Determinants of prescription drug utilization in U.S. counties: Testing for flexible functional models with habit formation

Tuesday, June 14, 2016
Lobby (Annenberg Center)

Author(s): Tolu Ayangbayi; Prof. Albert Okunade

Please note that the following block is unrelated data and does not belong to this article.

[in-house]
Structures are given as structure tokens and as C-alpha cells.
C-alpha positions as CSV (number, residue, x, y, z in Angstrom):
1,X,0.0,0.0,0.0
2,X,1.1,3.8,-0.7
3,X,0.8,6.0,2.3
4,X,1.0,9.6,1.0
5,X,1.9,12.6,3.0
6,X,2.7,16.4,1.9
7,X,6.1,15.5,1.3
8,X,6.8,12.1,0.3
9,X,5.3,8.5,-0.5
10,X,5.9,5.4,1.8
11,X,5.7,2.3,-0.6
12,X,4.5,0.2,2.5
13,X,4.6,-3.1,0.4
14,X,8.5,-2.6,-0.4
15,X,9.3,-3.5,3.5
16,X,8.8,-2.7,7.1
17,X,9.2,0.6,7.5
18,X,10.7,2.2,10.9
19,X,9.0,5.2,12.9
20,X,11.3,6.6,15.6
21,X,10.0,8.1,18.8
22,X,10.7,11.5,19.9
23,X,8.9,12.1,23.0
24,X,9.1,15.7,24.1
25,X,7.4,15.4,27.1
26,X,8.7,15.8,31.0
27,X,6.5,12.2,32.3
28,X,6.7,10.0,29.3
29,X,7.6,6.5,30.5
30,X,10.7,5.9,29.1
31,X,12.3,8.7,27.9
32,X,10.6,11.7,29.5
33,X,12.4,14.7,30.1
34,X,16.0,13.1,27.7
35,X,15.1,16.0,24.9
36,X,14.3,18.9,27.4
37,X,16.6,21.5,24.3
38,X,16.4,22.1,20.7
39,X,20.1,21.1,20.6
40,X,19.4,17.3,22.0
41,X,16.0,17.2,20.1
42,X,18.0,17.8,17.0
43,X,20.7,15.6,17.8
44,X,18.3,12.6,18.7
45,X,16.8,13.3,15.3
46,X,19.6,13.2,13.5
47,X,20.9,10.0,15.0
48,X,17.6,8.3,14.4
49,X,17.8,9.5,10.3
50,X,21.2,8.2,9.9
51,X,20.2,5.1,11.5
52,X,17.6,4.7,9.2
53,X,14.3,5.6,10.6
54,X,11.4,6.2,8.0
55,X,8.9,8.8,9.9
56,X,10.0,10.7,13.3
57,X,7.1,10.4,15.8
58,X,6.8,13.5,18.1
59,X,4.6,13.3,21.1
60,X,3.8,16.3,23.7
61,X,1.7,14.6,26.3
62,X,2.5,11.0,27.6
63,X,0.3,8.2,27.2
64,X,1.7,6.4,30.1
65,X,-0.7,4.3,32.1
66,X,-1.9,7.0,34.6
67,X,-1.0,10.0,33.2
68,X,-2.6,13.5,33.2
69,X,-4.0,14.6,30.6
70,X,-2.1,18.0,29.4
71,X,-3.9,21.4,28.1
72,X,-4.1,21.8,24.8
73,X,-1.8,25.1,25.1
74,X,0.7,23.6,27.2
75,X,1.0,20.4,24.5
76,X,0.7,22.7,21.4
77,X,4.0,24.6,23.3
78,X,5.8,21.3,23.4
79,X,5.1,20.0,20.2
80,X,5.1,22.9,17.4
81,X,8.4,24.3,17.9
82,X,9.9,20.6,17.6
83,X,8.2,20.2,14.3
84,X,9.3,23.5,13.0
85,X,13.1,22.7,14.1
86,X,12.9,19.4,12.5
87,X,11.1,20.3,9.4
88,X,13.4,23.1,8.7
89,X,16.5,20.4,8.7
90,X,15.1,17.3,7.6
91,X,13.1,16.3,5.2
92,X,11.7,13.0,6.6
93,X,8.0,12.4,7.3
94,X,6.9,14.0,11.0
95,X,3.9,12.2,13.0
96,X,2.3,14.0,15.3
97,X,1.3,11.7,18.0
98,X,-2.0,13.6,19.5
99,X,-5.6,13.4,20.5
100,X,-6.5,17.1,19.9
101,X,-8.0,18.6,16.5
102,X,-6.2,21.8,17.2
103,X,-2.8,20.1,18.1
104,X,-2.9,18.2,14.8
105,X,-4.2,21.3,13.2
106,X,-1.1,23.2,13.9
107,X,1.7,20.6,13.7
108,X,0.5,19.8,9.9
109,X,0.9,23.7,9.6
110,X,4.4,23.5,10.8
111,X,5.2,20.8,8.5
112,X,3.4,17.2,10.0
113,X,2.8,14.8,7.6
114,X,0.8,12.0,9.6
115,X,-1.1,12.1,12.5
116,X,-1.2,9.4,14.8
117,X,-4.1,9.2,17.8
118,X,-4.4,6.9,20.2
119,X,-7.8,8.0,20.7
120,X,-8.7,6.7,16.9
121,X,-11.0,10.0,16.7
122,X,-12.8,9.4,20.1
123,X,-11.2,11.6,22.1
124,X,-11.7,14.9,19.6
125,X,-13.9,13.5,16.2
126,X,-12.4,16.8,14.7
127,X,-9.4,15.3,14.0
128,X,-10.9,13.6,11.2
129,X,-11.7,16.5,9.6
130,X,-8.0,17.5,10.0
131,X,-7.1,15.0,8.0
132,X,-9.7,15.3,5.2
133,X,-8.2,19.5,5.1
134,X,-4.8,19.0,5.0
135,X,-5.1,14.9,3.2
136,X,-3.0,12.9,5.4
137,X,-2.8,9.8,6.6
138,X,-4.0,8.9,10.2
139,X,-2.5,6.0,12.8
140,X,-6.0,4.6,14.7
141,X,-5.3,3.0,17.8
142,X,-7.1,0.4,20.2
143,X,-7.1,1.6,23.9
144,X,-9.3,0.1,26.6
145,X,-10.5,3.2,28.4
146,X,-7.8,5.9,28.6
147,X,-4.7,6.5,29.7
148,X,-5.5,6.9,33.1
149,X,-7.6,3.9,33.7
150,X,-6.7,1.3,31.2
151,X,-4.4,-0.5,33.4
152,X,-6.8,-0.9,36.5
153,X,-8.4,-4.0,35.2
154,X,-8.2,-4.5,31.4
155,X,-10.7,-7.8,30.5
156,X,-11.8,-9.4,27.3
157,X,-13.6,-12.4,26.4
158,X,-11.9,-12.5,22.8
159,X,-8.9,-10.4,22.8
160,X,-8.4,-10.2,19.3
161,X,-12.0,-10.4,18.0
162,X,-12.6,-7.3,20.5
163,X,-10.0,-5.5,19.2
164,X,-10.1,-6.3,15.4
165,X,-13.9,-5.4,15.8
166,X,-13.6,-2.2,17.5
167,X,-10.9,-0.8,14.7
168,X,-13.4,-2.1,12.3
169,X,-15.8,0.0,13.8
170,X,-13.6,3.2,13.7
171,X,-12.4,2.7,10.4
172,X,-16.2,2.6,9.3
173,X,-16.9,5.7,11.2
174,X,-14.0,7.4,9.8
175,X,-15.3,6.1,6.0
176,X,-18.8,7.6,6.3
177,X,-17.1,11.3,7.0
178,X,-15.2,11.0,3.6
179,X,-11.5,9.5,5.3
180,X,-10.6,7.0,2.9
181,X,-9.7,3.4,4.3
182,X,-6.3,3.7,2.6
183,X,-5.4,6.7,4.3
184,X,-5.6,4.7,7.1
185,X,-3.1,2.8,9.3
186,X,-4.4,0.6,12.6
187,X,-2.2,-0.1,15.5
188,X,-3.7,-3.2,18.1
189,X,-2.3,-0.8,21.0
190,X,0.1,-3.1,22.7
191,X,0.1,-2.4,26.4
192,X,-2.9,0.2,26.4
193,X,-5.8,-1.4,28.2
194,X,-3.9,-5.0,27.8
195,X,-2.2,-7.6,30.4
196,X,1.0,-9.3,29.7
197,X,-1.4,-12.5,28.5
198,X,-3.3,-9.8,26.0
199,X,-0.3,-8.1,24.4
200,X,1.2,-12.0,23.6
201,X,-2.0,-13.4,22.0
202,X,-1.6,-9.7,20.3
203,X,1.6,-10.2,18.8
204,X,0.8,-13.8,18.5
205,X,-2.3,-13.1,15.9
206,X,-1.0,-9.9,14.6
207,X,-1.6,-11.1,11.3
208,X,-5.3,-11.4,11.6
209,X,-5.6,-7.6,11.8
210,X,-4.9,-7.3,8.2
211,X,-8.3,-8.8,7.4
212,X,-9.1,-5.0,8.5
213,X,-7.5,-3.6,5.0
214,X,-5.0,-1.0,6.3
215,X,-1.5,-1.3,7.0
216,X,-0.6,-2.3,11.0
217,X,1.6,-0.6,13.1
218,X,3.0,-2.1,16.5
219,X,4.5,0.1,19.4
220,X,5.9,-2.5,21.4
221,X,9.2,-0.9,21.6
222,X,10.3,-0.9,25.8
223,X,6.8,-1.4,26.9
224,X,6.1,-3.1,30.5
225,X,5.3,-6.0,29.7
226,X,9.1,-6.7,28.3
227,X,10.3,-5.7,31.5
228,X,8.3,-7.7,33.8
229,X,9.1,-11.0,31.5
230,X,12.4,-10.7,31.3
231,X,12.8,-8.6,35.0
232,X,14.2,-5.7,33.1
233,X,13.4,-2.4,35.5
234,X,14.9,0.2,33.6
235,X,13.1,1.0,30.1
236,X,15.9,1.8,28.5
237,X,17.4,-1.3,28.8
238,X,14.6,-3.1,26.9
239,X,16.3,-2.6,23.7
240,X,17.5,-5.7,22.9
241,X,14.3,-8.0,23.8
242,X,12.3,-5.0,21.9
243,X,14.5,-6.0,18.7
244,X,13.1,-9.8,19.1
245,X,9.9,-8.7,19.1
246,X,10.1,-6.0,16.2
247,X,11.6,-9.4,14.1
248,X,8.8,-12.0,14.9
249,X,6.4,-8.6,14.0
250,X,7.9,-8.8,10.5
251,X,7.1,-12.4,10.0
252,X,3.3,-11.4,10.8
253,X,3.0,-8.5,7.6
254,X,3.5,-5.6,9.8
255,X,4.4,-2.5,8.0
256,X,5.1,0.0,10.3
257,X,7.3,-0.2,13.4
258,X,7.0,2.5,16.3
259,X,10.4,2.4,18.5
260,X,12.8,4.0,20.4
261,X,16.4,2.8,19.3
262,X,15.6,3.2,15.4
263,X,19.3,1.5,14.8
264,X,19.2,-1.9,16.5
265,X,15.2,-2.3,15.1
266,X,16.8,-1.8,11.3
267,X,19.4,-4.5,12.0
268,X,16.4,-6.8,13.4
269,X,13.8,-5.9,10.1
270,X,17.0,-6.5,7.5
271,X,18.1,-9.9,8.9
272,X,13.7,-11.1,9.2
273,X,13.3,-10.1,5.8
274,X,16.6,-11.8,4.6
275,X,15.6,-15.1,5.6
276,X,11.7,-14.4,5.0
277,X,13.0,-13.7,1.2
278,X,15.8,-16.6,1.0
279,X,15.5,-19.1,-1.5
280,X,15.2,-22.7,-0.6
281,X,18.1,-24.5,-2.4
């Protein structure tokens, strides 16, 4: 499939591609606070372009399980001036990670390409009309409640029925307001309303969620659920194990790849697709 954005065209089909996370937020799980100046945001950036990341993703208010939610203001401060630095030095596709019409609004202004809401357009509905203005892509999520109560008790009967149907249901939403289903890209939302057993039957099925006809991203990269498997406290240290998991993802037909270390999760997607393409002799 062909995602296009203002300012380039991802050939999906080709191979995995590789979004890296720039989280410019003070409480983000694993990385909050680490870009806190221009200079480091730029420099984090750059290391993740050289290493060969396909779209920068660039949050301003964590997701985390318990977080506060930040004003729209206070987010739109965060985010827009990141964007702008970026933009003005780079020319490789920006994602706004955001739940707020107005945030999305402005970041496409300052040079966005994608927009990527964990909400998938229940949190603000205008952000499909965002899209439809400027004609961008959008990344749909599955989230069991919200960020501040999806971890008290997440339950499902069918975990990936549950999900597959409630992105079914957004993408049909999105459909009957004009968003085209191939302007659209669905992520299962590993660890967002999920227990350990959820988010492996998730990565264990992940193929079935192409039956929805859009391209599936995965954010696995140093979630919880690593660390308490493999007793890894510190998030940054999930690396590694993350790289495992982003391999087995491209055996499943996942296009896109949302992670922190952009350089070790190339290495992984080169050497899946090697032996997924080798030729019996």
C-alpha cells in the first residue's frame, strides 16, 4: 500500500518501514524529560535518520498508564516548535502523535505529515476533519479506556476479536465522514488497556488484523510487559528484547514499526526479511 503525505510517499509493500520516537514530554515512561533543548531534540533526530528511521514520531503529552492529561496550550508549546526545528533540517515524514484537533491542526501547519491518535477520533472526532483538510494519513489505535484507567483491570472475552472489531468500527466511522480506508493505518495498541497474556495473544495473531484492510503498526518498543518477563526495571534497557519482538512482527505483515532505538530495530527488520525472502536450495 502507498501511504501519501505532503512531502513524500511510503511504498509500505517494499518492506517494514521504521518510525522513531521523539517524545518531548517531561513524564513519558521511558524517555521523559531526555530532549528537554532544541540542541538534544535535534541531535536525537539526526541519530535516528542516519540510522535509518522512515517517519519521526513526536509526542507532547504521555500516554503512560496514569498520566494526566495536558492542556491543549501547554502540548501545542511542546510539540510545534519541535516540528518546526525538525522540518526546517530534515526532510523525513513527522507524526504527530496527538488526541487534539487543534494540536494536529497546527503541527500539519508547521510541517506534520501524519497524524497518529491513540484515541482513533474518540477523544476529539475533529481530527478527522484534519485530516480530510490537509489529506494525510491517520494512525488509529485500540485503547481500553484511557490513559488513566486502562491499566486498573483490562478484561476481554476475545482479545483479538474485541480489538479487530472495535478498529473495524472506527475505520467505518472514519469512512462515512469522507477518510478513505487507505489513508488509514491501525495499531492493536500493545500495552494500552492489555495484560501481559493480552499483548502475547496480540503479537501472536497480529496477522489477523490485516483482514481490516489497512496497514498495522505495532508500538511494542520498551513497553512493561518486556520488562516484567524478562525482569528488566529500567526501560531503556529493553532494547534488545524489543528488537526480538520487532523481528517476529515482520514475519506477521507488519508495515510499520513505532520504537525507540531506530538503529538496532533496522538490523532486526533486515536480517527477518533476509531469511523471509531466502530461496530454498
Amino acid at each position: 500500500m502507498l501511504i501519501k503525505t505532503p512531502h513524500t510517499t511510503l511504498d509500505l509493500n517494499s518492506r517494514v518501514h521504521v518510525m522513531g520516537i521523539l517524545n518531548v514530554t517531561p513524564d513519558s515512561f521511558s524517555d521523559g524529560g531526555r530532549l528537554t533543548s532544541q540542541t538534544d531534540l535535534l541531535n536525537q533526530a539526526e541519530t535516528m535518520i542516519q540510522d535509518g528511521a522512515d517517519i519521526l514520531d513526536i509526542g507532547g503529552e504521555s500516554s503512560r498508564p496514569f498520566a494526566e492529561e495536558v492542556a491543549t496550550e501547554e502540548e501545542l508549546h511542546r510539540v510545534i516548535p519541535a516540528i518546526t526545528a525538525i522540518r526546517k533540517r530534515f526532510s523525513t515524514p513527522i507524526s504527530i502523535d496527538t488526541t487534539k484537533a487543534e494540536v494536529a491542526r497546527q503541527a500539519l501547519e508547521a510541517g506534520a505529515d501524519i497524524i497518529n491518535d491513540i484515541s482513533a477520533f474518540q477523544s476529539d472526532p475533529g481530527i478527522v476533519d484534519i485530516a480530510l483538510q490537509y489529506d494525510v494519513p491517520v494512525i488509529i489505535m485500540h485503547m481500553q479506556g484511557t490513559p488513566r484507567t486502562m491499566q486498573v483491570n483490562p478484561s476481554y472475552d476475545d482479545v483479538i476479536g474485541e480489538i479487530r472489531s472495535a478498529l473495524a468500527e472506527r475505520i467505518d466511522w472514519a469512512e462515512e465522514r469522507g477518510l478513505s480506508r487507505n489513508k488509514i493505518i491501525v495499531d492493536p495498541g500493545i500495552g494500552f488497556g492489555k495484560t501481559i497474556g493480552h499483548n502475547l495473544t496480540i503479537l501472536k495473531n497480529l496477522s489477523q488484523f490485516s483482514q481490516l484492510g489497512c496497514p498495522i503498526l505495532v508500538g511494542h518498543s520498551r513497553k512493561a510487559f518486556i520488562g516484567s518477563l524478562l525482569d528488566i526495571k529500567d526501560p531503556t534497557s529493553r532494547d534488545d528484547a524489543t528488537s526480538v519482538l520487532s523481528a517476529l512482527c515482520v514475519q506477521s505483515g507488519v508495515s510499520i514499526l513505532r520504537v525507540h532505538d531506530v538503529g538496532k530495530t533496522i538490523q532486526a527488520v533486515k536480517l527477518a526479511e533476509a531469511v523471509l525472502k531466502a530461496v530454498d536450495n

The rise in US healthcare expenditures slowed recently but prescription drug spending and utilization are growing due to fewer expiring patents and greater use of specialty drugs. Due to changing health policies, this timely study uses more recent data of the US counties and the flexible Box-Cox transformation model to probe the correlates of prescription drug utilization. Also, we test statistically the rarely-entertained hypothesis on the potential role of inertia as a determinant of prescription drug use (e.g., for treating chronic diseases including diabetes, hypertension, and mental illnesses). Moreover, to account for heterogeneities, separate regression models were fitted to 2012 data partitioned into low and high utilization counties. Maximum Likelihood Estimates of the empirical models suggest that: (1) the optimal functional form model depends on the utilization intensity; (2) habit formation is the most important correlate of current prescription use; and (3) primary care physician density, and lagged income and education are additional correlates. Given the negative correlation between income and prescription drug utilization, the Box-Cox income elasticities (-0.35 and -2.25 respectively in low and high utilization groups of counties) suggest that the mostly generic prescription drugs behave as inferior goods. Therefore, relevant policies should consider differences in utilization intensities.